As we age we all start forgetting things. But there’s a big difference between this normal memory loss of the aging process and dementia. As a specialist said at a talk I heard two years ago, there’s nothing wrong with forgetting where you put your reading glasses, but when you find them in the refrigerator, then you need to start to worry. 28% of the population age 85 and over has some form of mental disorder. This includes a variety of forms of dementia including Alzheimer’s. The brain is a strange and wonderful instrument. A recent article in National Geographic Magazine (November 2007) describes the extremes. On one hand a man who suffered brain damage from a herpes simplex virus can’t remember anything new after it happens. He lives a moment and it disappears. A similar case was described in a New Yorker article (September 24, 2007) about Clive Wearing whose wife Deborah wrote a memoir “Forever Today.” Clive lost brain function as a result of a herpes encephalitis infection. He can’t remember anything after it happens, but has retained his ability to play classical music on a piano.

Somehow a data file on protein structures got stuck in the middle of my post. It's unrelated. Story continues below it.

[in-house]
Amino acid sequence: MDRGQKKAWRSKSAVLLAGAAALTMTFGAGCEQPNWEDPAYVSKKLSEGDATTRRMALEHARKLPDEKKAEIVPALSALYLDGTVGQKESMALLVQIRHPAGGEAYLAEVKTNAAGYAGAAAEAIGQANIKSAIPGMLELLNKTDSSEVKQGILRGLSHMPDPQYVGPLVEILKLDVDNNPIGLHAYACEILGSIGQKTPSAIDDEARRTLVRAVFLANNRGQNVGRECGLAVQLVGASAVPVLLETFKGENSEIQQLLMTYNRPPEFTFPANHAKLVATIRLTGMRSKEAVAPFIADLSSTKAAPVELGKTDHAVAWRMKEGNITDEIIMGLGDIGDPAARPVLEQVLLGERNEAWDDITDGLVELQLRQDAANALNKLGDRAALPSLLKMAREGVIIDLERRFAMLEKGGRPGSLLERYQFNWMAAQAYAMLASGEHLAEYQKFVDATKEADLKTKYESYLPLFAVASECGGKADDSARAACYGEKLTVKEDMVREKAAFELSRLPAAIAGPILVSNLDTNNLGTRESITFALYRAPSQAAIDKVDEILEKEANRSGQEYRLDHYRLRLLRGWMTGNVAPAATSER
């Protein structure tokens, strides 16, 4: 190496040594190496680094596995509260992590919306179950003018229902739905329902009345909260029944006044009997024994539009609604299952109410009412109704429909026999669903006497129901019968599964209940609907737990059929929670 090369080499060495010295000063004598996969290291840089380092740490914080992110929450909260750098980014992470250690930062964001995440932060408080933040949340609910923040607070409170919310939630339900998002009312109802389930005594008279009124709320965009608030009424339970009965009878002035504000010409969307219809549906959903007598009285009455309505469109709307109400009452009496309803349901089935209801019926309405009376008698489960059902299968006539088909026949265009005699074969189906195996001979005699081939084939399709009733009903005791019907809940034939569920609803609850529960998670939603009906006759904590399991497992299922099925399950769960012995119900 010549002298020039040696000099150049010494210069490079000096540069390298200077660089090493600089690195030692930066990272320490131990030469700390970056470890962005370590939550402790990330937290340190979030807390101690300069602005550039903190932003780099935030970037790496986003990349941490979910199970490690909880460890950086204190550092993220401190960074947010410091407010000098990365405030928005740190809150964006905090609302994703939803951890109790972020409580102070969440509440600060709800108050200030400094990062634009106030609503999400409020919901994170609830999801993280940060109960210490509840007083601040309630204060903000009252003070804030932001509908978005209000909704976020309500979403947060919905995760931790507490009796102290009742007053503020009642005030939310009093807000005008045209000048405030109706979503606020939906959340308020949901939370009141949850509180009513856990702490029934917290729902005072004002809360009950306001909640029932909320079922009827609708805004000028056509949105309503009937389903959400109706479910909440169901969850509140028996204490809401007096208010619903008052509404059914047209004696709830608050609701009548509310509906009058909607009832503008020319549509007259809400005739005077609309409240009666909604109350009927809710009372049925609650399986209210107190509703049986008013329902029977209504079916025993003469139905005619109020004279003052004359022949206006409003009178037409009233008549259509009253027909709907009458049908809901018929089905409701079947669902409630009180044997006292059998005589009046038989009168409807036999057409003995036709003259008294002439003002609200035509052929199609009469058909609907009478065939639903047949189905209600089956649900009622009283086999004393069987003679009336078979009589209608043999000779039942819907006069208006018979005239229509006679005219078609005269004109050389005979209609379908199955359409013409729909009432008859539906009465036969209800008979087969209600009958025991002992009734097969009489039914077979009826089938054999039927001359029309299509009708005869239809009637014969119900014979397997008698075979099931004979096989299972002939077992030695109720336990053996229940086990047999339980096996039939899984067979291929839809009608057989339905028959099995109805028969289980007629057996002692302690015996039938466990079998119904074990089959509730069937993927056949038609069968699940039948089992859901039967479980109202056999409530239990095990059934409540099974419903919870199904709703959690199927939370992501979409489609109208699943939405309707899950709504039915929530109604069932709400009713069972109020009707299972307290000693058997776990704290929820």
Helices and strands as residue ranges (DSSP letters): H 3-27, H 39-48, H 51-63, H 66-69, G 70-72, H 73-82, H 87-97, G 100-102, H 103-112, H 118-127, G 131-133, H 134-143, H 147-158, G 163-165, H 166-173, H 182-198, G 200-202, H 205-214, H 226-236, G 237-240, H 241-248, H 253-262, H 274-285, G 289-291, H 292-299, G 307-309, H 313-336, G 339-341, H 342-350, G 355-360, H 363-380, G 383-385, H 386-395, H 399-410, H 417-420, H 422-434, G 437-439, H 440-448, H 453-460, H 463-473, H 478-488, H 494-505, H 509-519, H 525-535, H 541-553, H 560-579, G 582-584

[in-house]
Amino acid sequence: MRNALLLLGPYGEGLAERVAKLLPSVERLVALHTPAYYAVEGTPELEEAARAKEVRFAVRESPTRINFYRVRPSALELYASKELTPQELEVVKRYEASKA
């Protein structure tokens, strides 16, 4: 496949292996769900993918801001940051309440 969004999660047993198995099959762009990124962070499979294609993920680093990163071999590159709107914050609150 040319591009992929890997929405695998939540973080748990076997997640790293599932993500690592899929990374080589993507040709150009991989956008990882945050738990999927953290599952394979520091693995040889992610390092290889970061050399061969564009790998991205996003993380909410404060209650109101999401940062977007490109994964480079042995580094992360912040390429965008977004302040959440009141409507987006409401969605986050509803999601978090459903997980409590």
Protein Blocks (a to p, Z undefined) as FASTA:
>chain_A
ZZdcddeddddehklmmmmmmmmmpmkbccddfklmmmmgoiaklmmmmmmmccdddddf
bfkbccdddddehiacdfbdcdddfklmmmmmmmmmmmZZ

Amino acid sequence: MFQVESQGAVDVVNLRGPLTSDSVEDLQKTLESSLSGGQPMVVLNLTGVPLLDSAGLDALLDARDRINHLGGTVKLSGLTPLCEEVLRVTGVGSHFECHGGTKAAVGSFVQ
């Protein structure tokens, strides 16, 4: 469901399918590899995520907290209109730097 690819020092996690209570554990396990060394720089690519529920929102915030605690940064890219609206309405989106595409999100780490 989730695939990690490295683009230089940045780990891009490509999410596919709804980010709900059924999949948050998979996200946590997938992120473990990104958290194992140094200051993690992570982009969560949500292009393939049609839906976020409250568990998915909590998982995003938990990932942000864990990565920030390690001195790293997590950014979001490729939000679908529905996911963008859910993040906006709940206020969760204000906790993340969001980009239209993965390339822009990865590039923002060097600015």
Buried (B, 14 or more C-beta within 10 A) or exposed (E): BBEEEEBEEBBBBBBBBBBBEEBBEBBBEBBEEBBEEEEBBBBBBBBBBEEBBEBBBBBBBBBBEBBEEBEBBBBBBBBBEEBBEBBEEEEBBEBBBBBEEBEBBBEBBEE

The other extreme described in the National Geographic article is a woman who remembers everything that ever happened to her. She can recall an event for any particular time and date in her life. So take your choice. Would you rather remember too little or too much?